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Revisiting a special bond

Updated on: 06 June,2024 06:58 AM IST  |  Mumbai
Clayton Murzello |

Last week’s function at Wankhede, where 18 sports journalists were honoured, reminded one of the time when media, sportspersons, administrators coexisted without today’s complexities and mistrust

Revisiting a special bond

Felicitated journalists Jemi Bardoliwala (extreme left, standing), Fredun De Vitre, Ayaz Memon, Dwarkanath Sanzgiri, Suhas Joshi, Vinayak Dalvi, Satish Mishra, Mukesh Parpiani, Anthony Azavedo, Raymond Fernandes, SS Ramaswamy, Sharad Kadrekar. Sitting: Guests of honour Edward Sequeira and Dilip Vengsarkar, PM Shirodkar (in a wheelchair). Pic/Ashish Raje

Clayton MurzelloIt seemed like the old times for the city’s sports journalists at Wankhede Stadium’s PD Hall, where 18 former journalists were felicitated by the Sports Journalists’ Association of Mumbai (SJAM) last week. Respect for each other, memories, cheering and leg-pulling were all in abundant supply that May 29 evening.

The PD Hall was unmissable for cricketers of another era, because they were housed in the accommodation facility for domestic games above the hall. The venue was named after one of the most enthusiastic of Mumbai Cricket Association administrators, VB Prabhudesai—who went as Assistant Manager of the Indian team to England in 1986. Dilip Vengsarkar, who played a key role in that rare series win (2-0) in England, with two centuries in three Tests, was the guest of honour at the function, along with 1972 Munich Olympics runner Edward Sequeira.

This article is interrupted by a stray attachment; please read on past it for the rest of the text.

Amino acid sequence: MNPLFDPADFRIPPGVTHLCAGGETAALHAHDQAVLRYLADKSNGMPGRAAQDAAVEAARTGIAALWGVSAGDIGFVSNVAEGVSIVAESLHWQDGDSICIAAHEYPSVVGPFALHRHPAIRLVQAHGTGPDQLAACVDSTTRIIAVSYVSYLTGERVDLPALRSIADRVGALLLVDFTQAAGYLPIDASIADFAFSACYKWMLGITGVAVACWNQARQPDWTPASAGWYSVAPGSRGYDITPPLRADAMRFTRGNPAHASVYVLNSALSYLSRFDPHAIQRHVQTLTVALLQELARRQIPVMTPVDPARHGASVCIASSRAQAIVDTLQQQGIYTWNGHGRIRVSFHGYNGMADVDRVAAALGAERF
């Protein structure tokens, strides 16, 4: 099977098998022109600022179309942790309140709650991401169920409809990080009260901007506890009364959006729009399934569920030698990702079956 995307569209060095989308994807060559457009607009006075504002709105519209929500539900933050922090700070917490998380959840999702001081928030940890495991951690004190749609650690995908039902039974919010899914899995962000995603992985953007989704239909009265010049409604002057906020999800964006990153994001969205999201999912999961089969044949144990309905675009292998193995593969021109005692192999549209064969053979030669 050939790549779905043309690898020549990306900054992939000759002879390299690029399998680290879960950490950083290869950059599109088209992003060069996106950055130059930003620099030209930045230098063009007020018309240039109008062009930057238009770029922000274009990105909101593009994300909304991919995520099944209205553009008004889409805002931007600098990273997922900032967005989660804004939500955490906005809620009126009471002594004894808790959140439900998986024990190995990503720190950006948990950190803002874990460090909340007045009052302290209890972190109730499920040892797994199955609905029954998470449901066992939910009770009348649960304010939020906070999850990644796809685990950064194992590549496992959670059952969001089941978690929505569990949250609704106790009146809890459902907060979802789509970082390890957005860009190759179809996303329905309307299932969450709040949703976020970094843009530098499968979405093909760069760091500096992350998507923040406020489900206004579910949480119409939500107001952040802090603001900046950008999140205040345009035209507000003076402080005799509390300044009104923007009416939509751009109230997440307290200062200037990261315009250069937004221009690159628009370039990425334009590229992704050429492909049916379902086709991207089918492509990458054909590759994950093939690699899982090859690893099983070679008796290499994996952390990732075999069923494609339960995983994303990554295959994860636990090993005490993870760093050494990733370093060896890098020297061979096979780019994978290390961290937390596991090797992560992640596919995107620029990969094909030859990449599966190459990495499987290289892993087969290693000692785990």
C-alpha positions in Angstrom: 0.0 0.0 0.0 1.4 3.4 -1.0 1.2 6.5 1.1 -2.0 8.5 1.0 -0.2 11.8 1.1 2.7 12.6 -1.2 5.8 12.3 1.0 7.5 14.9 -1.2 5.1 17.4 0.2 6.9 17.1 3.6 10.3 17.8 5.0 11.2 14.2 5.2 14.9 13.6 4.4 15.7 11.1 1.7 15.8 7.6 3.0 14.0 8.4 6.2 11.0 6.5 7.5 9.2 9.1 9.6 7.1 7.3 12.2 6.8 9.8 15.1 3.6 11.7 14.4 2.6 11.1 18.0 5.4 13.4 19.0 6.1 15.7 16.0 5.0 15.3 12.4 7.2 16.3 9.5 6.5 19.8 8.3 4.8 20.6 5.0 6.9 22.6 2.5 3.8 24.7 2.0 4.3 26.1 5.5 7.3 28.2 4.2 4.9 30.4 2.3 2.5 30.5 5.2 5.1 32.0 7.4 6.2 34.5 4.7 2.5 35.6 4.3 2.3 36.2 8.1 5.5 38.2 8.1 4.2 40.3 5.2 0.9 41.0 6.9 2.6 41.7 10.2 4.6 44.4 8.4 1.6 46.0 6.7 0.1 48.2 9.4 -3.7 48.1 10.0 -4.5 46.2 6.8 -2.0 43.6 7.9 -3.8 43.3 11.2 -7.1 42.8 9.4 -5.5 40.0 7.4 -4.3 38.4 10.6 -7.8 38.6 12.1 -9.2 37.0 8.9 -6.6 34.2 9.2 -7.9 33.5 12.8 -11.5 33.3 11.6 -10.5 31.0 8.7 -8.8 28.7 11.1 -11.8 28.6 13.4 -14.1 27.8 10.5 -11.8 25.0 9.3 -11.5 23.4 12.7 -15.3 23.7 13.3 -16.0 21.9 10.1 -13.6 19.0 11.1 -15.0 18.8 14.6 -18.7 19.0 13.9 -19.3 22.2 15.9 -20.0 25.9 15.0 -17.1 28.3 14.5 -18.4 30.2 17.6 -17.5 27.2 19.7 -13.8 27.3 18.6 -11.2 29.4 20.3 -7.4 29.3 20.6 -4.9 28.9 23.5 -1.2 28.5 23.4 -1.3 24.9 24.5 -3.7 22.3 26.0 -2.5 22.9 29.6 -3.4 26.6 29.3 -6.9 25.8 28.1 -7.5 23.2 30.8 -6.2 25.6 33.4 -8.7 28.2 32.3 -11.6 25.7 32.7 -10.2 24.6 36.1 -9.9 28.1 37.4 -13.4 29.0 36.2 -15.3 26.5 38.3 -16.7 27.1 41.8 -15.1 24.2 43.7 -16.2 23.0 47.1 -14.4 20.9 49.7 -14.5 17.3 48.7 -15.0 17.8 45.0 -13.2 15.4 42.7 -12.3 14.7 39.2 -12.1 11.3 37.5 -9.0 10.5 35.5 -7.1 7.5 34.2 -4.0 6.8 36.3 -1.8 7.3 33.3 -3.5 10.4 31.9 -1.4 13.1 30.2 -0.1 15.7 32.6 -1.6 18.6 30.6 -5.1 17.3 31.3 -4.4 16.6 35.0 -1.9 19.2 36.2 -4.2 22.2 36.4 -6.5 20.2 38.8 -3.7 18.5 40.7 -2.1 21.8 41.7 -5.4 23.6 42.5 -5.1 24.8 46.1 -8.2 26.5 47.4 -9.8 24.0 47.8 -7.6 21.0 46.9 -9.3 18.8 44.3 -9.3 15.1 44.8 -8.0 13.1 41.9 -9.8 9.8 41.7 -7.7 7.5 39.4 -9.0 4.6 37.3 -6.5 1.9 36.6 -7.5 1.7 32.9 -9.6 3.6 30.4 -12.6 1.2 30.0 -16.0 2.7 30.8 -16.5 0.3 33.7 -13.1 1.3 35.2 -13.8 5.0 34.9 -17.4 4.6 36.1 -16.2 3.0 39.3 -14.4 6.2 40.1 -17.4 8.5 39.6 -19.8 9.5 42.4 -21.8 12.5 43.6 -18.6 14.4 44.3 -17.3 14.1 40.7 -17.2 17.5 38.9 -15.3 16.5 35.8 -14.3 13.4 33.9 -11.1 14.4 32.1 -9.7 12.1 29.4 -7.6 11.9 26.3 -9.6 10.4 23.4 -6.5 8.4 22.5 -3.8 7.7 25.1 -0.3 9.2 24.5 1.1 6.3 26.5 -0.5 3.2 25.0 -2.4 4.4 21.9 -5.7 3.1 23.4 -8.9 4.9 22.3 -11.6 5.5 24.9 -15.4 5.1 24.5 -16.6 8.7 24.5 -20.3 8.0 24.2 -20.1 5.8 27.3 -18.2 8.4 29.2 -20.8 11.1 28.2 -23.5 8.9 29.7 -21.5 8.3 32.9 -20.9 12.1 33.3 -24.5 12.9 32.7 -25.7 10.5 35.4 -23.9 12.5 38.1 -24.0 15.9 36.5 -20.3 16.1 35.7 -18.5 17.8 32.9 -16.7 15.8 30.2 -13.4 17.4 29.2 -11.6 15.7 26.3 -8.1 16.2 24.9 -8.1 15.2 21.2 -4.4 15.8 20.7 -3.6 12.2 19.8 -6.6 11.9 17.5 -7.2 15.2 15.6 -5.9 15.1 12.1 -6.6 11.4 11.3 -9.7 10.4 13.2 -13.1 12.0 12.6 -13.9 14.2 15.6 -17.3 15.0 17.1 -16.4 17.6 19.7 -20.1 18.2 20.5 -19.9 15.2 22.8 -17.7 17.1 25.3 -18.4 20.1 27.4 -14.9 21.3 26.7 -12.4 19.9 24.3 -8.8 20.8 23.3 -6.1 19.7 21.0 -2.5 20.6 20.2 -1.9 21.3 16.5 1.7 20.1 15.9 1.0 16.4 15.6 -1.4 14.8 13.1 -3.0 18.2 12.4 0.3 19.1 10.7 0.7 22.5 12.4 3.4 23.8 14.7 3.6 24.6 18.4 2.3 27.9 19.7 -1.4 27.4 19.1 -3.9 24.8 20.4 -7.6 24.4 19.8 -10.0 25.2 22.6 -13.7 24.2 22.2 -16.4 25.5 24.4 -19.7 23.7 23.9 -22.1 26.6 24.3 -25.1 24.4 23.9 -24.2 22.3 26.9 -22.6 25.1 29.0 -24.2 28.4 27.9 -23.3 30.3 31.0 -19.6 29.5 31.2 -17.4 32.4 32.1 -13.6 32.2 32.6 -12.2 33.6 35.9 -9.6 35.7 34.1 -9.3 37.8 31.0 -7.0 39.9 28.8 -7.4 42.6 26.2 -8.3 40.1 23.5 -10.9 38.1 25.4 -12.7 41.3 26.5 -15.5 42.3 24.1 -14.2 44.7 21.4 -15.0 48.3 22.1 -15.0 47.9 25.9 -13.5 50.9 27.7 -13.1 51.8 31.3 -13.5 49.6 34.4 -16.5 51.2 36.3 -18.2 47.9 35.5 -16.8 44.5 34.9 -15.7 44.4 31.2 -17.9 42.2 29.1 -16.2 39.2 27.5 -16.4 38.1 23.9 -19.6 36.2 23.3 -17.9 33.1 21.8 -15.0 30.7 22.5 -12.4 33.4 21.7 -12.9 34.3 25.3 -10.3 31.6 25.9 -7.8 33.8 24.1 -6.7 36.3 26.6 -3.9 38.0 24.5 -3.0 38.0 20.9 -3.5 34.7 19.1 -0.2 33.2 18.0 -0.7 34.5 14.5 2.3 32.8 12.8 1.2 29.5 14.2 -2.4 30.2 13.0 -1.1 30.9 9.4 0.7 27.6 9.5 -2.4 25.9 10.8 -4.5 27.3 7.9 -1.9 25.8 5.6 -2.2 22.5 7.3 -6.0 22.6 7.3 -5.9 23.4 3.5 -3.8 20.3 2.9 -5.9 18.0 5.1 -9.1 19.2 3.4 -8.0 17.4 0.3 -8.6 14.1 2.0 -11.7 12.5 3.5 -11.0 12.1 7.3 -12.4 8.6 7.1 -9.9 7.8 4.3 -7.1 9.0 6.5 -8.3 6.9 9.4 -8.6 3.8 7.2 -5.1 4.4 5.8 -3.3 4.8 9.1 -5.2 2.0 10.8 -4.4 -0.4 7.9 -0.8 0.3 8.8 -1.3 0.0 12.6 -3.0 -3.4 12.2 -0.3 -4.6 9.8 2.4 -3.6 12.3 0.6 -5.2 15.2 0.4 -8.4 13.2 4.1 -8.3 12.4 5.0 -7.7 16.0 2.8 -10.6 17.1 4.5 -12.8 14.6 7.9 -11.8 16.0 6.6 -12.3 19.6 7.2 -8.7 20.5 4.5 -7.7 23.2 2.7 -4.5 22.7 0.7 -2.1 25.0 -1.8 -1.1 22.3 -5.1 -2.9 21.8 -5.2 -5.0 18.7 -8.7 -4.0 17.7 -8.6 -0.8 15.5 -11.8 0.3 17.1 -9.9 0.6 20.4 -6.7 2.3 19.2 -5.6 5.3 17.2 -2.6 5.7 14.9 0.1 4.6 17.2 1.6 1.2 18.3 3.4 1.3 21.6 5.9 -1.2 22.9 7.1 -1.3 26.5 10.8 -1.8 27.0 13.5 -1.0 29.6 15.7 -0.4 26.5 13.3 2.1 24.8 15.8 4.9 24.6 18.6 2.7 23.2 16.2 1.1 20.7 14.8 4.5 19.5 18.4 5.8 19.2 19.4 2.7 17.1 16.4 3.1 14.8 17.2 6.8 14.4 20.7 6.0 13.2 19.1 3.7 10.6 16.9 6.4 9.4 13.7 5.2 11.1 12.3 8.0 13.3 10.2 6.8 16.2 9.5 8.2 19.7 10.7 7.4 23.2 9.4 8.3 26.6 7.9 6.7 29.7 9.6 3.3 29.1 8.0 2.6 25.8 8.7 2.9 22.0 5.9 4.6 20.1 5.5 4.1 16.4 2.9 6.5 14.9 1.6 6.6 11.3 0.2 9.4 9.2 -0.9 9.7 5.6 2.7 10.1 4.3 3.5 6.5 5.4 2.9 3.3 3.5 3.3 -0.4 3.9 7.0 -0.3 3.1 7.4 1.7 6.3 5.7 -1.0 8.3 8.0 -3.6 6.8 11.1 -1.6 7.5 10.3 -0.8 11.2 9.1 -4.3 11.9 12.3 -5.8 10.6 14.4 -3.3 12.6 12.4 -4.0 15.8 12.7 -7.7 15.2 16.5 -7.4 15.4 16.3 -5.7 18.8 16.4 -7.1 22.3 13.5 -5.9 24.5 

While Sequeira spoke about his exploits on the track and the terrorist attack on Israeli athletes in Munich, Vengsarkar turned back the clock to his childhood. The former India captain recalled photographer Girish Dikshit taking young performers like him to his newspaper office and getting them photographed for the next day’s newspaper. And whenever he performed in the Giles Shield to merit a mention in the newspapers, he would go down to his Hindu Colony newspaper vendor at 5 am to buy the publications.

Vengsarkar also remembered being adjudged the SJAM’s best junior cricketer of the year in the 1970s. While we sat listening to Vengsarkar, he surprised us by announcing a Rs 25,000 reward to the best junior cricketer of the year. It was a fine gesture, no doubt, but it also showed that the media and sportspersons enjoy a common love for rewarding athletes. Most media persons are modest when it comes to accepting appreciation, but they are very valued from the people on the other side of the fence.

Shishir Hattangadi, the former Mumbai captain, told me on Wednesday how journalist Makarand Waingankar (he is now more involved in cricket consultancy) took the trouble to call then BCCI president M Chinnaswamy to include him and Ravi Shastri in Hemu Adhikari’s national camp held at the Brabourne Stadium. Waingankar, according to Hattangadi, also urged Vengsarkar to include him and Shastri in his Gulabi XI, which participated in the Moin-ud-Dowlah tournament in Hyderabad in 1979-80. Waingankar was among the 18 journalists felicitated, but couldn’t make it as he was busy in Bangalore, where he is a consultant for the Karnataka State Cricket Association.